“All of the dialogue is encouraging, they’re positive,” said Jones about the negotiations that are going on in Geneva, Switzerland these days. Russia and the United States are attempting to draft an arms control deal to replace the existing START agreement that expires new Saturday. “We’re down to the last few paragraphs and sentences.”

That is good news for Obama who hopes to have a new treaty signed by the time he heads for Oslo, Norway next week to pick up his Nobel Peace Prize. The reduction of nuclear weapons is said to be the subject of his acceptance speech.

The current START and SORT treaties limit both the number of nuclear and conventional weapons that Russia and the United States may possess. Still each maintains nuclear arsenals of thousands of warheads. The United States is estimated to have about 10,000 warheads of which 2,623 are operational. The Russian number more ambiguous: it said to have 4237 warheads operational in 2007 but this might be an exaggeration. There is no doubt however that the country has between 8- and 10,000 of such weapons in storage. (For comparison, the world’s third nuclear state, France, maintains about 300 warheads operational.)

The Geneva negotiations focus only on the operational warheads but its goal is more ambitious than any agreement signed between the former Cold War adversaries so far: both intend to cut their arsenals of operational warheads to between 1,500 and 1,675 within the next seven years. Should such an agreement come about, President Obama can boast an enormous step forward in the fight against proliferation.

Dean Rehabilitates Socialism

In a speech delivered in Paris, France on May 4, 2009, Howard Dean, until January of this year the chairman of the Democratic National Committee, declared that the debate about whether to “have” capitalism or socialism is over. “We are going to have both,” said Dean.

After comparing President Obama with John F. Kennedy and taking pride in the multiculturalism of modern-day America, Dean claimed that both capitalism and something he calls “communitarianism” are part of “human nature.” According to Dean, all people feel the urge to care for others besides themselves or, as he puts it, all want to be “part of a community.”

Apparently Dean sees no contradictions between capitalism and socialism for he innocently suggests that America ought to figure out “which proportion of each” it is going to have “in order to make this all work.” In Dean’s words, this is the “sensible” thing to do.

In fact, there is nothing sensible about it. Capitalism and socialism are almost perfect opposites of each other and cannot coexist. Where the first depends on the individual, the second is concerned only with the wellbeing of the collective; where the first promotes ingenuity, the second demands conformity; where the first favors freedom, the second relies on cohesion because altruism, regardless of what Dean might say, is not part of human nature. Rather altruism, although the foundation of any collectivist ideology, goes against it; it goes against the most primal human will: the will to live.

Socialism has held so many nations under oppression; it has condemned so many people to self-destruction and death that is almost unimaginable that an American of all people, a citizen of the very country that resisted socialism with reason and with force for half a century, should now champion it in blissful ignorance of its cruelties and hardships.

Whether you hold capitalism as a system responsible for the current recession or not, socialism is most certainly not an alternative. No socialist state has ever prospered economically for it denies the very human qualities that drive progress. Denying that is inexcusable.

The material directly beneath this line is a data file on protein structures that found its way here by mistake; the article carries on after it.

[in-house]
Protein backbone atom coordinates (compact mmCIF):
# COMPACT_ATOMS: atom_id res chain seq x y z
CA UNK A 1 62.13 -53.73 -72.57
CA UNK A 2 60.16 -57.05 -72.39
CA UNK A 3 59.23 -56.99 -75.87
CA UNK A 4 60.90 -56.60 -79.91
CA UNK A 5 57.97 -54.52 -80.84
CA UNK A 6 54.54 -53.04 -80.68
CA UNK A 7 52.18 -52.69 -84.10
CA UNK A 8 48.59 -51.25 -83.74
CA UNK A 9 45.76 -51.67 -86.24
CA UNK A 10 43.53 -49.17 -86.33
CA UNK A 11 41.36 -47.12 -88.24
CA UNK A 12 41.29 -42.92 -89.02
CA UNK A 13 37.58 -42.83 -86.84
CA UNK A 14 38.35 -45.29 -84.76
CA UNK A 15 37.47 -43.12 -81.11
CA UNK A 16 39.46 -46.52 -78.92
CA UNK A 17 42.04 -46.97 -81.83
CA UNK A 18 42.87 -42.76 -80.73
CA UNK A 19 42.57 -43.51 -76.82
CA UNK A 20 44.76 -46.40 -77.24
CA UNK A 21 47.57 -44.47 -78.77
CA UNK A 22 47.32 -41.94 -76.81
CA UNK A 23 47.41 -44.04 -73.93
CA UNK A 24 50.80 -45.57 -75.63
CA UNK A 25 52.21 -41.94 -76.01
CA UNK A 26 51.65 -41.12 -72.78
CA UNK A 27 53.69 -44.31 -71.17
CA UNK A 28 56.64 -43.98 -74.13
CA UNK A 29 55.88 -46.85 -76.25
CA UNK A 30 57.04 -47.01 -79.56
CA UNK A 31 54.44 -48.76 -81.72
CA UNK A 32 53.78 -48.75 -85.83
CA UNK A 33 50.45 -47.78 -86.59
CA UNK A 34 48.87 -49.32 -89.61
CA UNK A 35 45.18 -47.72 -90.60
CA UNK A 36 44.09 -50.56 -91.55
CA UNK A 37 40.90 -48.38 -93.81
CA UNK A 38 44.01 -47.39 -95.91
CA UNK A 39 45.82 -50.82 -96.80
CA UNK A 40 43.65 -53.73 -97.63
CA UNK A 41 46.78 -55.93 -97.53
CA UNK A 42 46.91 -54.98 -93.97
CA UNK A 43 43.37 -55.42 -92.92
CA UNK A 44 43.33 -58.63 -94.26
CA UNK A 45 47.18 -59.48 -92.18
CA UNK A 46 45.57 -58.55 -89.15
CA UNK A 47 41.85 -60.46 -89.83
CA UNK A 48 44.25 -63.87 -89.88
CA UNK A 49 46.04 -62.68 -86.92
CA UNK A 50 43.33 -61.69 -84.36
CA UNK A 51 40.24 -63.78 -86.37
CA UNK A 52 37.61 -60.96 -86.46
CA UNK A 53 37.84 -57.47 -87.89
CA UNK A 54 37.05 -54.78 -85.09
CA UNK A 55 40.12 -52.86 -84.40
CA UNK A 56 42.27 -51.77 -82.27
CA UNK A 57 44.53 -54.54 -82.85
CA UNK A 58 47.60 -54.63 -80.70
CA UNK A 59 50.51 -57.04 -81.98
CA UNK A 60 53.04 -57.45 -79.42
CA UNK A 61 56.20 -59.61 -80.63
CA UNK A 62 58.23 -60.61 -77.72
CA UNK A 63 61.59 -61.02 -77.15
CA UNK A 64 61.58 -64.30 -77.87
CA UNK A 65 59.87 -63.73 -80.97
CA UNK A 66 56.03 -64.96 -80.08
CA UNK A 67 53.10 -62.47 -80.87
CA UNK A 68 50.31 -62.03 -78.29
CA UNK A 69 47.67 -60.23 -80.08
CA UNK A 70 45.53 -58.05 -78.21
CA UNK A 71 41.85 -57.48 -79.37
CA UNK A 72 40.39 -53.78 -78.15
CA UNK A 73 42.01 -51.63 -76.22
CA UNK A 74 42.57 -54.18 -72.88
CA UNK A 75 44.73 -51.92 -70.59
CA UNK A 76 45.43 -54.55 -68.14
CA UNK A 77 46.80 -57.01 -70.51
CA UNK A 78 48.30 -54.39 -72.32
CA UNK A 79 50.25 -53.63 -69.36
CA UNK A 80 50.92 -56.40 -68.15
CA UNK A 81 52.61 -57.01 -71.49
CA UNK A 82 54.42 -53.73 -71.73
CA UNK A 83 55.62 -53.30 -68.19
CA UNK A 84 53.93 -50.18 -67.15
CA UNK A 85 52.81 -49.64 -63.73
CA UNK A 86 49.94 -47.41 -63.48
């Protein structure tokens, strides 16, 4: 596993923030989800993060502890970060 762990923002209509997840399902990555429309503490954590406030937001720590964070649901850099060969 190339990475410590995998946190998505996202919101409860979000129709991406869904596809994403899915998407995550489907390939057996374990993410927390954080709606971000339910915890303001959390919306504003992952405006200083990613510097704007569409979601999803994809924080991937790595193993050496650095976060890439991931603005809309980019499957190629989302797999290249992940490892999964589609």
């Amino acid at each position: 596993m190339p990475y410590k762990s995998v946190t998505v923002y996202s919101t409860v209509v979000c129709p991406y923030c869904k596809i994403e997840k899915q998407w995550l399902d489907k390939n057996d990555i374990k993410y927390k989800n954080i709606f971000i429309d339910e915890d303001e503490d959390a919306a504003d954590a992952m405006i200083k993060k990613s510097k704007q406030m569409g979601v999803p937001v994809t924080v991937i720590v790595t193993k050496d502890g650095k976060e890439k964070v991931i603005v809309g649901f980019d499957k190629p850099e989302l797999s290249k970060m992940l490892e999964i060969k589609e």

India Matters

Reaffirming American relations with India was one of the few foreign policy successes of the Bush Administration. A nuclear power with an impressive but stable economic growth, India is already the South Asian superpower and likely to become more than that. It works with Brazil and Russia and even with China (the so-called “BRIC”) to strengthen its international position and it plays a pivotal, albeit an oftentimes overlooked, role in the Middle East.

President Obama was wise to invite his Indian counterpart Manmohan Singh for the White House’s first state dinner on November 24 — a clear sign that the current administration also intends for India to be part of its “multilateral” strategy. According to the president, India is “indispensable” in the building of “a future of security and prosperity for all nations.”

Singh, as finance minister during the first half of the 1990s, broke with India’s past of moderate socialism and instituted a series of reforms that carried the country out of recession. As prime minister, he continues to promote privatization and free trade while while investing generously in a massive campaign against poverty. Obama recognized these achievements when he declared that, “[a]s leading economies, the United States and India can strengthen the global economic recovery, promote trade that creates jobs for both our people, and pursue growth that is balanced and sustained.”

In another one of the president’s crusades, bringing proliferation to a halt, he also acknowledged the importance of India. “As nuclear powers, we can be full partners in preventing the spread of the world’s most deadly weapons, securing loose nuclear materials from terrorists, and pursuing our shared vision of a world without nuclear weapons.” Both countries have known the “pain and anguish of terrorism,” the president spoke, so they must stand together to “promote the development and prosperity that undermines violent extremism.”

Prime Minister Singh responded in kind when he opined that India and the United States are “bound together” by common values and a shared dedication “to meet [the] challenges of a fast-changing world in this twenty-first century.”

There is an elephant in the room that neither leader spoke of. America is investing in Pakistan to support its war on terror at a time when India and Pakistan are accusing one another of involvements in terrorist attacks in their countries. After fighting three wars the two countries are still engaged in something of a nuclear cold war. Pervez Hoodbhoy notes however on the New Atlanticist, that most of India “would like to forget that Pakistan exists.” Fast on its way to become a true superpower, India “has no need to engage a struggling Pakistan with its endless litany of problems,” according to Hoodbhoy.